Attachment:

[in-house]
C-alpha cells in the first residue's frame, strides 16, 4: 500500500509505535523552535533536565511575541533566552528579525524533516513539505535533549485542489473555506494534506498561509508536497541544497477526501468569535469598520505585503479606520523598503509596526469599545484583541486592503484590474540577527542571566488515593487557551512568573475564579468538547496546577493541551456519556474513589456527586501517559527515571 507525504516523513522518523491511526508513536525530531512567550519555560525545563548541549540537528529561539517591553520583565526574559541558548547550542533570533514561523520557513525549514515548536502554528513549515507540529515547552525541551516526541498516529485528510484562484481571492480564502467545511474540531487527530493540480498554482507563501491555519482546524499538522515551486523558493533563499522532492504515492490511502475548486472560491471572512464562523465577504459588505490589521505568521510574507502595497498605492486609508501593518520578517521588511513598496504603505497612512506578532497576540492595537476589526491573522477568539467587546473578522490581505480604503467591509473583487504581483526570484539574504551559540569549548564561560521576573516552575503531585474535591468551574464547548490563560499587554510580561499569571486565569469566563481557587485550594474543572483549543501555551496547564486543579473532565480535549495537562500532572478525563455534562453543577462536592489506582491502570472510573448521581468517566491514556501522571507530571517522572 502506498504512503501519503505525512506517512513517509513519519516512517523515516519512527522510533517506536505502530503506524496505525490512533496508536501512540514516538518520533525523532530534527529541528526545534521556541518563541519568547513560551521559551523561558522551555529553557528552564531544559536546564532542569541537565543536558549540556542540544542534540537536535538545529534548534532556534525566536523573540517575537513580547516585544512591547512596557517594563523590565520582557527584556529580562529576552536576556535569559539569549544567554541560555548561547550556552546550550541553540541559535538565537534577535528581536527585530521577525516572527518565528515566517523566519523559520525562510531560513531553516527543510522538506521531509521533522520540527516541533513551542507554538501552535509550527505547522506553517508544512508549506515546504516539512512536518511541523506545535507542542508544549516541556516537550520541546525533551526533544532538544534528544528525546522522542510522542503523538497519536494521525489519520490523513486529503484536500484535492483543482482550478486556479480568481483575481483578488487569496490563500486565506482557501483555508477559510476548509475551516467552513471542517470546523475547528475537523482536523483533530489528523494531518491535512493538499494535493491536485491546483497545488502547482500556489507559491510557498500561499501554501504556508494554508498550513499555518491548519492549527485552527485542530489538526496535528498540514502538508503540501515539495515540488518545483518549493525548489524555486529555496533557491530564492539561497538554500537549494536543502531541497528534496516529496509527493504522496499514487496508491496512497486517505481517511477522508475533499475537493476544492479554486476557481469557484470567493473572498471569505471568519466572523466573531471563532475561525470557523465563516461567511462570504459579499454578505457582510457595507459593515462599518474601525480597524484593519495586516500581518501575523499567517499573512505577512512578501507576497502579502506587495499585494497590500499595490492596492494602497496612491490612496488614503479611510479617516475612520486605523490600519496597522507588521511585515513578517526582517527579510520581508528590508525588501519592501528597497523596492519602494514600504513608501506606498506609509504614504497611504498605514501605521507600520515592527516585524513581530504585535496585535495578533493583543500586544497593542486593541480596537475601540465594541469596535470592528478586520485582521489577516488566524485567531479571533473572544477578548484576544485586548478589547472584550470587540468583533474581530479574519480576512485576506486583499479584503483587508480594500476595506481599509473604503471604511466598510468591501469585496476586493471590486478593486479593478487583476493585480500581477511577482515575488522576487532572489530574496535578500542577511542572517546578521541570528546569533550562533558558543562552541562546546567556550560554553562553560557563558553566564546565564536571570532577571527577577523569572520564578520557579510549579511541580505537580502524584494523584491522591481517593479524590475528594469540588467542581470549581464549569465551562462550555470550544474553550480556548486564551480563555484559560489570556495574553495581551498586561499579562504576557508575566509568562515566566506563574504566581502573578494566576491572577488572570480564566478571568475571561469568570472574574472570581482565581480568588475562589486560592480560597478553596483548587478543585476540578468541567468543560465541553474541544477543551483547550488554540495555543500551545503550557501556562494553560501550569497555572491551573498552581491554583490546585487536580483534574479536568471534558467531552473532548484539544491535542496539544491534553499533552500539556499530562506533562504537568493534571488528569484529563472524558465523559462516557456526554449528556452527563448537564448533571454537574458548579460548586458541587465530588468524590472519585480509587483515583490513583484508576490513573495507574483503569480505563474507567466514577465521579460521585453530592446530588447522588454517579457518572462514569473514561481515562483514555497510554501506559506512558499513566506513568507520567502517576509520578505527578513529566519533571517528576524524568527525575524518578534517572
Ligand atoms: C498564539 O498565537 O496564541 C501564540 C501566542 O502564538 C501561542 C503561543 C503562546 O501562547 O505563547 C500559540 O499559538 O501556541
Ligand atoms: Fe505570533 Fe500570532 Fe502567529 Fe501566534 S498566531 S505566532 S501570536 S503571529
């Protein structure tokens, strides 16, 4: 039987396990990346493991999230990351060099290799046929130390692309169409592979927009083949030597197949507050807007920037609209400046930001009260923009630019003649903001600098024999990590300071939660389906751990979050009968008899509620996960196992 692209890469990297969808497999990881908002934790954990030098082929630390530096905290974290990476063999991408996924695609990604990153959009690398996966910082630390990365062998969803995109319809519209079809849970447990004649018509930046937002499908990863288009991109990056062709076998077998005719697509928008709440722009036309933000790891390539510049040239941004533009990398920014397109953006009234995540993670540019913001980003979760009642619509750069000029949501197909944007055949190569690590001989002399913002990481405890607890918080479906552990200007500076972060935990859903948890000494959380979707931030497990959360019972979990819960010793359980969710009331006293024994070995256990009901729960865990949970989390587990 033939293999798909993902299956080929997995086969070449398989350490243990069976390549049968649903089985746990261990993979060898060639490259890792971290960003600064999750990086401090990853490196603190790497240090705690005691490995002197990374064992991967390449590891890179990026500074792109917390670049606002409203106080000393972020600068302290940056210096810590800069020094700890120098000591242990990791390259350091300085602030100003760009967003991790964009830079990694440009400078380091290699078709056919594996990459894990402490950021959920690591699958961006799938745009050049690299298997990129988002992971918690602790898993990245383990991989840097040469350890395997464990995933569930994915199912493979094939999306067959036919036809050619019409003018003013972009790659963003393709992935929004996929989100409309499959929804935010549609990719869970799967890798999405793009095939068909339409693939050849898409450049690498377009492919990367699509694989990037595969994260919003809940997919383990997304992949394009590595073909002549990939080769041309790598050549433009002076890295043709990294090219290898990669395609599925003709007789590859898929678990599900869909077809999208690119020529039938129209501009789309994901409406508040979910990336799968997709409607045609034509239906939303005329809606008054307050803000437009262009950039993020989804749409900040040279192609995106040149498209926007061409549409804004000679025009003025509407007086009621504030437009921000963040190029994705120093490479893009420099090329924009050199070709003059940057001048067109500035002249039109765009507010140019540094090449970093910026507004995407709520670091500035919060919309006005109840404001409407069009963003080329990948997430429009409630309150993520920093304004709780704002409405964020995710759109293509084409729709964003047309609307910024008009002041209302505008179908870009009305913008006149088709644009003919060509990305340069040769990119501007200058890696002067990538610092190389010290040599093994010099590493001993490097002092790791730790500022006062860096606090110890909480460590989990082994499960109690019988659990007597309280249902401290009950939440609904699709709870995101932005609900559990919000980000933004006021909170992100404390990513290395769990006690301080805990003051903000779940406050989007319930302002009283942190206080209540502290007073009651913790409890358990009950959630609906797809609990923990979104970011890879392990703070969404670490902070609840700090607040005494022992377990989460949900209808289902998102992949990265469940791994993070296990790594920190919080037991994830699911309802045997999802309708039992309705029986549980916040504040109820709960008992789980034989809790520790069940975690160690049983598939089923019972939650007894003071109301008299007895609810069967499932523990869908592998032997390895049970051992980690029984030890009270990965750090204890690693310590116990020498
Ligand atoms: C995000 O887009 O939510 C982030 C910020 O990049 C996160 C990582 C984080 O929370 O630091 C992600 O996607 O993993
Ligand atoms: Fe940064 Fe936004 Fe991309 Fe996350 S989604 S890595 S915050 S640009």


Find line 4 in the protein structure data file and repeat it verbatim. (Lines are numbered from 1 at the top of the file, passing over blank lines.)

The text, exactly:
Ligand atoms: Fe505570533 Fe500570532 Fe502567529 Fe501566534 S498566531 S505566532 S501570536 S503571529